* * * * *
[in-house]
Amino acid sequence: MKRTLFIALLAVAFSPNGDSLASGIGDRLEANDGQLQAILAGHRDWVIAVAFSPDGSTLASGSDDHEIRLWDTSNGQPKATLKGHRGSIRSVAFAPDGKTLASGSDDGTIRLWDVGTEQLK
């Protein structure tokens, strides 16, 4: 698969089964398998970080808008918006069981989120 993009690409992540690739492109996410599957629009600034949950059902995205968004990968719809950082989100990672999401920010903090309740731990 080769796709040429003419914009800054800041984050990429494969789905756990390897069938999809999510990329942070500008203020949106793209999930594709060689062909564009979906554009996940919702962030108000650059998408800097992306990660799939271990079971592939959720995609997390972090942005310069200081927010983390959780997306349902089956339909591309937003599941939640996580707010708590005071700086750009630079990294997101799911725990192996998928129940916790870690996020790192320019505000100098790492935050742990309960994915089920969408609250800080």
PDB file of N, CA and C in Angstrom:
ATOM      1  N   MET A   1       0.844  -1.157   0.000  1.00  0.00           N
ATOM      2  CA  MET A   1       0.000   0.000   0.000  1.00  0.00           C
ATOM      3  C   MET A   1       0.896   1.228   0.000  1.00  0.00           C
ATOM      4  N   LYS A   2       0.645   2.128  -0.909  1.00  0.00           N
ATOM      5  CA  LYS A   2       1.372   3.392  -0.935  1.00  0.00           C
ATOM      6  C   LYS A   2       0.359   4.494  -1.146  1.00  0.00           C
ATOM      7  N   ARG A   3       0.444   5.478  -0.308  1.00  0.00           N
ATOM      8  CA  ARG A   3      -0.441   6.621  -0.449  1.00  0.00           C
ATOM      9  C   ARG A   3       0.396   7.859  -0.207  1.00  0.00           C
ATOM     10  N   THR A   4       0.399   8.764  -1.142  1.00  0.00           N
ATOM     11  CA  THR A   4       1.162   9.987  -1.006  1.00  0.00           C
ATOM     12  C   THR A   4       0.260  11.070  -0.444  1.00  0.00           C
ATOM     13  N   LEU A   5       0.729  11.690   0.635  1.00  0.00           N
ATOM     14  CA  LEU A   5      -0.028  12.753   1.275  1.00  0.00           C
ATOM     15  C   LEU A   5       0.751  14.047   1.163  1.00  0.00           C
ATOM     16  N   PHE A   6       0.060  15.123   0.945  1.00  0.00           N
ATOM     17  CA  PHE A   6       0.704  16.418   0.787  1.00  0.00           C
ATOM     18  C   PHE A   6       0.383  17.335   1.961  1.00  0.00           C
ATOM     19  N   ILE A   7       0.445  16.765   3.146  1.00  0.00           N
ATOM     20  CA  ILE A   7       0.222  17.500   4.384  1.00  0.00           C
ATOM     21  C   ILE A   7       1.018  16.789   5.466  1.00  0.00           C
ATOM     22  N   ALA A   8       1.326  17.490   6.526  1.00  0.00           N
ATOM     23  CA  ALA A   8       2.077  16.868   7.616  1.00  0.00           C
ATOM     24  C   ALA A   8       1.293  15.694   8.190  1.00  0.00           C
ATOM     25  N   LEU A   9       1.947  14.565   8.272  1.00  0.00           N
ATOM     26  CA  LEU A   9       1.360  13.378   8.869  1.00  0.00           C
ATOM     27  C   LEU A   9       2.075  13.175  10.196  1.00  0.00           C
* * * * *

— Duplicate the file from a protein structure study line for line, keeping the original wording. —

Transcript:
[in-house]
Amino acid sequence: MKRTLFIALLAVAFSPNGDSLASGIGDRLEANDGQLQAILAGHRDWVIAVAFSPDGSTLASGSDDHEIRLWDTSNGQPKATLKGHRGSIRSVAFAPDGKTLASGSDDGTIRLWDVGTEQLK
């Protein structure tokens, strides 16, 4: 698969089964398998970080808008918006069981989120 993009690409992540690739492109996410599957629009600034949950059902995205968004990968719809950082989100990672999401920010903090309740731990 080769796709040429003419914009800054800041984050990429494969789905756990390897069938999809999510990329942070500008203020949106793209999930594709060689062909564009979906554009996940919702962030108000650059998408800097992306990660799939271990079971592939959720995609997390972090942005310069200081927010983390959780997306349902089956339909591309937003599941939640996580707010708590005071700086750009630079990294997101799911725990192996998928129940916790870690996020790192320019505000100098790492935050742990309960994915089920969408609250800080």
PDB file of N, CA and C in Angstrom:
ATOM      1  N   MET A   1       0.844  -1.157   0.000  1.00  0.00           N
ATOM      2  CA  MET A   1       0.000   0.000   0.000  1.00  0.00           C
ATOM      3  C   MET A   1       0.896   1.228   0.000  1.00  0.00           C
ATOM      4  N   LYS A   2       0.645   2.128  -0.909  1.00  0.00           N
ATOM      5  CA  LYS A   2       1.372   3.392  -0.935  1.00  0.00           C
ATOM      6  C   LYS A   2       0.359   4.494  -1.146  1.00  0.00           C
ATOM      7  N   ARG A   3       0.444   5.478  -0.308  1.00  0.00           N
ATOM      8  CA  ARG A   3      -0.441   6.621  -0.449  1.00  0.00           C
ATOM      9  C   ARG A   3       0.396   7.859  -0.207  1.00  0.00           C
ATOM     10  N   THR A   4       0.399   8.764  -1.142  1.00  0.00           N
ATOM     11  CA  THR A   4       1.162   9.987  -1.006  1.00  0.00           C
ATOM     12  C   THR A   4       0.260  11.070  -0.444  1.00  0.00           C
ATOM     13  N   LEU A   5       0.729  11.690   0.635  1.00  0.00           N
ATOM     14  CA  LEU A   5      -0.028  12.753   1.275  1.00  0.00           C
ATOM     15  C   LEU A   5       0.751  14.047   1.163  1.00  0.00           C
ATOM     16  N   PHE A   6       0.060  15.123   0.945  1.00  0.00           N
ATOM     17  CA  PHE A   6       0.704  16.418   0.787  1.00  0.00           C
ATOM     18  C   PHE A   6       0.383  17.335   1.961  1.00  0.00           C
ATOM     19  N   ILE A   7       0.445  16.765   3.146  1.00  0.00           N
ATOM     20  CA  ILE A   7       0.222  17.500   4.384  1.00  0.00           C
ATOM     21  C   ILE A   7       1.018  16.789   5.466  1.00  0.00           C
ATOM     22  N   ALA A   8       1.326  17.490   6.526  1.00  0.00           N
ATOM     23  CA  ALA A   8       2.077  16.868   7.616  1.00  0.00           C
ATOM     24  C   ALA A   8       1.293  15.694   8.190  1.00  0.00           C
ATOM     25  N   LEU A   9       1.947  14.565   8.272  1.00  0.00           N
ATOM     26  CA  LEU A   9       1.360  13.378   8.869  1.00  0.00           C
ATOM     27  C   LEU A   9       2.075  13.175  10.196  1.00  0.00           C